Is is time to change the law on suicide?
A Shrewsbury man with an incurable disease wants the law changed on assisted dying. Dominic Robertson takes a look at the arguments.
Any British person helping another to commit suicide faces a potential 14 years in prison.
This has been the case since 1961 – but a hearing at the Royal Courts of Justice this week could pave the way for a seismic shift in assisted dying laws covering England and Wales.
And it has taken a retired lecturer from Shrewsbury to bring one of Britain's biggest moral questions to a head.
Noel Conway is likely to only have 12 months to live. And he wants to die under his own terms.
Mr Conway, 67, was diagnosed with amyotrophic lateral sclerosis (ALS), a form of motor neurone disease, in November 2014. His condition is incurable.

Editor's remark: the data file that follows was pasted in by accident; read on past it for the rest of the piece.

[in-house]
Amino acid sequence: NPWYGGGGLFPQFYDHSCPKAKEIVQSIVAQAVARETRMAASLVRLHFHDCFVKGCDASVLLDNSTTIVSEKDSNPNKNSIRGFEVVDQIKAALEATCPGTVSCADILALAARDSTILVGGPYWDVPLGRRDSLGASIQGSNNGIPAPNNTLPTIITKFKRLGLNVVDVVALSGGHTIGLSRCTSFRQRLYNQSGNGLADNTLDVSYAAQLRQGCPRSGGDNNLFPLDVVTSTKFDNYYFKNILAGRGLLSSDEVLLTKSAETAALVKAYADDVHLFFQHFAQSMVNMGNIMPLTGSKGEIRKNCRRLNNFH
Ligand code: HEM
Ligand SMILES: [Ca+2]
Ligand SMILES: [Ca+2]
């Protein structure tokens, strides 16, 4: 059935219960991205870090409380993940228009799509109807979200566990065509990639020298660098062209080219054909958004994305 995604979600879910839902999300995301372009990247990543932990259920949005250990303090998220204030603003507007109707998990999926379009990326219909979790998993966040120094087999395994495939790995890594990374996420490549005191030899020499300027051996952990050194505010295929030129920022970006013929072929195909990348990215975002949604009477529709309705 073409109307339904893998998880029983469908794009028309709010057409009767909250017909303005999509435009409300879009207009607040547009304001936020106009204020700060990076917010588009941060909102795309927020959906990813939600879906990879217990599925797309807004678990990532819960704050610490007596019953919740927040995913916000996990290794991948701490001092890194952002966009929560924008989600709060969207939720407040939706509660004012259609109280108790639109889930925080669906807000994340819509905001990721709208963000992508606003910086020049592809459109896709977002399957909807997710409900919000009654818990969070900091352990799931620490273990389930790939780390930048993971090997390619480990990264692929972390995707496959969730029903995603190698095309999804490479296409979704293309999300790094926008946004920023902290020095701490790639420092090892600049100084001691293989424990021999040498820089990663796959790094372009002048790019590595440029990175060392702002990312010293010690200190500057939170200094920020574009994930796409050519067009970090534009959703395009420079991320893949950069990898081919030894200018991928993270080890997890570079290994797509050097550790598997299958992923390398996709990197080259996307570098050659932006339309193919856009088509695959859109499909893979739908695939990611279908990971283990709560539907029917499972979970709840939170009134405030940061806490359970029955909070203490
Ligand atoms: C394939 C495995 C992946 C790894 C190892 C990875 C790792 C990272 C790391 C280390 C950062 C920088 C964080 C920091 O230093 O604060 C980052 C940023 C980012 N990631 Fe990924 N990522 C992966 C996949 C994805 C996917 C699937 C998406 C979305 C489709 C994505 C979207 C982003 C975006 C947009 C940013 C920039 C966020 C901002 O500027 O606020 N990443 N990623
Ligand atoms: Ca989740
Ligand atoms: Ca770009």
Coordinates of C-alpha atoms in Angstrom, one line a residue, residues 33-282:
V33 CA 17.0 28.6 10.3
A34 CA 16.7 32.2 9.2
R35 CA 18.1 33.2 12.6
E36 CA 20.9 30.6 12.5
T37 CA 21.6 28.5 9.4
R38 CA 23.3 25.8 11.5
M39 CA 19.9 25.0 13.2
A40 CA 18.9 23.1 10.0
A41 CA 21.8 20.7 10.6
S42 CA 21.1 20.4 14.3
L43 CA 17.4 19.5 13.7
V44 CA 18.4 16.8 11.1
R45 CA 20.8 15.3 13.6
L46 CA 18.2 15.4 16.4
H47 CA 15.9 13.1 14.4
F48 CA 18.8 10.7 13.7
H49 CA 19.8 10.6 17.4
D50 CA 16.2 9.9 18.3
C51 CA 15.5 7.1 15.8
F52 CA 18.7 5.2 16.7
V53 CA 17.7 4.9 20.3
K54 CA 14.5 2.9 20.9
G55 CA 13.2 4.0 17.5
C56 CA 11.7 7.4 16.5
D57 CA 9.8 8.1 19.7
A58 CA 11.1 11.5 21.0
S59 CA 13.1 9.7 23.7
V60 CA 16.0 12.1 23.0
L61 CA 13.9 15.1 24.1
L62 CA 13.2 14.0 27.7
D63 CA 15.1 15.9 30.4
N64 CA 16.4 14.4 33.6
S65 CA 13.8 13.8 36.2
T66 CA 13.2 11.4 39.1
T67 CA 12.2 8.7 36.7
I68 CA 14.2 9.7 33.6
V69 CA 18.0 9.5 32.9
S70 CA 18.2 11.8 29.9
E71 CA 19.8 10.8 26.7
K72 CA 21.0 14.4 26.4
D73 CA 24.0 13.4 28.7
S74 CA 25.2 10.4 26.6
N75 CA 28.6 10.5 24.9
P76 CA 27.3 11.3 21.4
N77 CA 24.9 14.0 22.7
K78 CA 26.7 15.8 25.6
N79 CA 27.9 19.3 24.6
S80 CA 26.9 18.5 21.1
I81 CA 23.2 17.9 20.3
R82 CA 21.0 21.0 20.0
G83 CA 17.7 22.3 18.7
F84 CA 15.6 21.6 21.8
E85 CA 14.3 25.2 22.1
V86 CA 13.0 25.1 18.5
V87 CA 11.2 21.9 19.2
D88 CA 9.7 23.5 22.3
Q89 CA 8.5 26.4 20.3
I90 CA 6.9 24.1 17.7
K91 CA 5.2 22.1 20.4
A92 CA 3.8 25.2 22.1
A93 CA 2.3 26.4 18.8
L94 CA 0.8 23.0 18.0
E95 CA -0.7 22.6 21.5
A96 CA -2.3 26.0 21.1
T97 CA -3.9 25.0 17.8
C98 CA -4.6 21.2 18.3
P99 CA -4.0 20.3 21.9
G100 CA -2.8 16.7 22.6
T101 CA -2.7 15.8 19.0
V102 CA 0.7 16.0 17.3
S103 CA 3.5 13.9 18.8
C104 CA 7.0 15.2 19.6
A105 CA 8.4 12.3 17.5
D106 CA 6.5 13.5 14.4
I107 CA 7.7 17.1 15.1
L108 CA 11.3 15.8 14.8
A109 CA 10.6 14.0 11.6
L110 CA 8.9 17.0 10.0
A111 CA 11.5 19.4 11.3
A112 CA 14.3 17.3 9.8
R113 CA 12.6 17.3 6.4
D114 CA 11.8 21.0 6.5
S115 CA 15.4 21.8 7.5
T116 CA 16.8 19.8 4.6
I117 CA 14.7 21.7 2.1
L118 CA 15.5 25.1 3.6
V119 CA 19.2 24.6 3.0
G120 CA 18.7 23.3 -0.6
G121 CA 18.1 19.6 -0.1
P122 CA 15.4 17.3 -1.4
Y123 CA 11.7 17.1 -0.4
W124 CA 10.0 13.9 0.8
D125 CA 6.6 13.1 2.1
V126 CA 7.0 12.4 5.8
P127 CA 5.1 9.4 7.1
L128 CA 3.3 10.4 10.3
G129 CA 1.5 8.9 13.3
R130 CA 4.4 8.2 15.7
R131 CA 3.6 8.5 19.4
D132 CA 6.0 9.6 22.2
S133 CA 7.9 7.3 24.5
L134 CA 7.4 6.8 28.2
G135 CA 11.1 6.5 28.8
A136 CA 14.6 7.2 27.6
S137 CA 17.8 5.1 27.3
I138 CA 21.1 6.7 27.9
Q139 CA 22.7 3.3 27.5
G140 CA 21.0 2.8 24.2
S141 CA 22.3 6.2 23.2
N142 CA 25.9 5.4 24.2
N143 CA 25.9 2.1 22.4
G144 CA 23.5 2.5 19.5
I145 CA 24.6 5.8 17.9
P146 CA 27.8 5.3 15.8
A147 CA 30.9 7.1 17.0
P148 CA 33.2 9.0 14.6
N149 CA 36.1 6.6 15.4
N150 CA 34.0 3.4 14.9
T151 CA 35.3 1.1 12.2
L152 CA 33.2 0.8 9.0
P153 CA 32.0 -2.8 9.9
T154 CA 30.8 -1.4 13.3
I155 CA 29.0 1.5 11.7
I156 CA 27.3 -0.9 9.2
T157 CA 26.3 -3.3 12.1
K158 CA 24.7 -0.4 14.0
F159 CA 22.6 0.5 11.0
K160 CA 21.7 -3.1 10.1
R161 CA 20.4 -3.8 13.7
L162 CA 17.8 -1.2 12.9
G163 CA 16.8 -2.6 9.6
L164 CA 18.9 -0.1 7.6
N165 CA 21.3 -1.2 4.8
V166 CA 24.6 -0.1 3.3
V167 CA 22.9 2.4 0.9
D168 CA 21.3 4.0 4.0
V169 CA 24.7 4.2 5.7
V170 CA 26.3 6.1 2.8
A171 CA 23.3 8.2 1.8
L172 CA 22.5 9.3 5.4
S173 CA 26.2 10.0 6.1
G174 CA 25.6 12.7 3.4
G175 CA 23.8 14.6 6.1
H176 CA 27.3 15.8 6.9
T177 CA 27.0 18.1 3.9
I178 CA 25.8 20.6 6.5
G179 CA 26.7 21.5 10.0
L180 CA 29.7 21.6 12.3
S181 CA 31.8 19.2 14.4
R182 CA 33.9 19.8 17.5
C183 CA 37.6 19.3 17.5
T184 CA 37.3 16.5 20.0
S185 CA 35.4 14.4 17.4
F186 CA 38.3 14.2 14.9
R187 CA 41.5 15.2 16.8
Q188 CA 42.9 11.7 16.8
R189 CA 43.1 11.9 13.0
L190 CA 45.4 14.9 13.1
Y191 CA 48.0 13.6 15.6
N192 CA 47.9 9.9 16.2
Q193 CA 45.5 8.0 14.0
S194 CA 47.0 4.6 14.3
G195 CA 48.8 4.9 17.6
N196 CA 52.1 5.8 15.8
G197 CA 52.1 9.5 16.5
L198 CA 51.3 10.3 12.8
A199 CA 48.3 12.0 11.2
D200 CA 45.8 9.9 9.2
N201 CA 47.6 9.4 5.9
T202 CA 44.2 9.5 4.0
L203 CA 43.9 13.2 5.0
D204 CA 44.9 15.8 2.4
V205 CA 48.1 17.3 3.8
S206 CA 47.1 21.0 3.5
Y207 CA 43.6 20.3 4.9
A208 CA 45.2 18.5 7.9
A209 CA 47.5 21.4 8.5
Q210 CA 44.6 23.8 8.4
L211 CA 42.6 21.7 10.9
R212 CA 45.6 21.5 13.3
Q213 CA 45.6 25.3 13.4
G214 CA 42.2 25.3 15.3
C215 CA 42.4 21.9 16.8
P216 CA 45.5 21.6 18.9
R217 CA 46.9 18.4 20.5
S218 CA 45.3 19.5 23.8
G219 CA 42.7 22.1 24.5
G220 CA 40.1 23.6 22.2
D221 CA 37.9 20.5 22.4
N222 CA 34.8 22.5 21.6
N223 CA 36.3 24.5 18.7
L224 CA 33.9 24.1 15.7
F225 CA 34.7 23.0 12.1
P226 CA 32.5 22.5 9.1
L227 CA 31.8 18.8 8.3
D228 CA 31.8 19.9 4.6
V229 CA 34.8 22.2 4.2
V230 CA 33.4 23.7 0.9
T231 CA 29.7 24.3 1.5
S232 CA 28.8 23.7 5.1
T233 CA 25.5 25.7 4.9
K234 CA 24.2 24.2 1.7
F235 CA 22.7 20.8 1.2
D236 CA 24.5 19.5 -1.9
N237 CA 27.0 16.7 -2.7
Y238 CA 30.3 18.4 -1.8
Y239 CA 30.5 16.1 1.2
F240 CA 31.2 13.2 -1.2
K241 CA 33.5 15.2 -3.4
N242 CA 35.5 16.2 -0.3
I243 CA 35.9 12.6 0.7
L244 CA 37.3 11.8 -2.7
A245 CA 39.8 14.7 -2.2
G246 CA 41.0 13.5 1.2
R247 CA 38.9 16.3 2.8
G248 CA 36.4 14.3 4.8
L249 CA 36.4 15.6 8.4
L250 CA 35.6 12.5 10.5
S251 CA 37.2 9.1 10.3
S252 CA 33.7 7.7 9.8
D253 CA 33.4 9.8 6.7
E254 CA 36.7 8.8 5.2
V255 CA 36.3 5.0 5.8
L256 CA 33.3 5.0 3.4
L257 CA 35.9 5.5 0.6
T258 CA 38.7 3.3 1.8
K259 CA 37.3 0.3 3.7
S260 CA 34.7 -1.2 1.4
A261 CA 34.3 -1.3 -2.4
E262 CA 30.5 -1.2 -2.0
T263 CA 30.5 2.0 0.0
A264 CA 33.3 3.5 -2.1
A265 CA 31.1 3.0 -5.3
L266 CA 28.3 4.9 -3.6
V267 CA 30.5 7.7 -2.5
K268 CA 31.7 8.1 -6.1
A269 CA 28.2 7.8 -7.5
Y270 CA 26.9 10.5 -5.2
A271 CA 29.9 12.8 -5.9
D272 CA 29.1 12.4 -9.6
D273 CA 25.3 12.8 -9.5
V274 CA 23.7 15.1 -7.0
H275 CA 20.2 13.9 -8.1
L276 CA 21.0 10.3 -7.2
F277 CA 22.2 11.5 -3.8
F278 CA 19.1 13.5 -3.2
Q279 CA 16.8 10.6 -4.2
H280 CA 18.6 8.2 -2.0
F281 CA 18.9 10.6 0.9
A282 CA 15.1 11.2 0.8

He wants the law changed to allow him to choose to end his own life. He has been granted a judicial review with a ruling expected later this year following the conclusion of this week's hearing. And he has gained huge support, with scores of campaigners from the Dignity in Dying campaign group taking to Westminster yesterday to support his fight in the courts.
He said: "I have lived my whole life on my own terms, in control of the choices and decisions I make. Why then, when I am facing my final months, should these rights be stripped away from me, leaving me at the mercy of a cruel illness?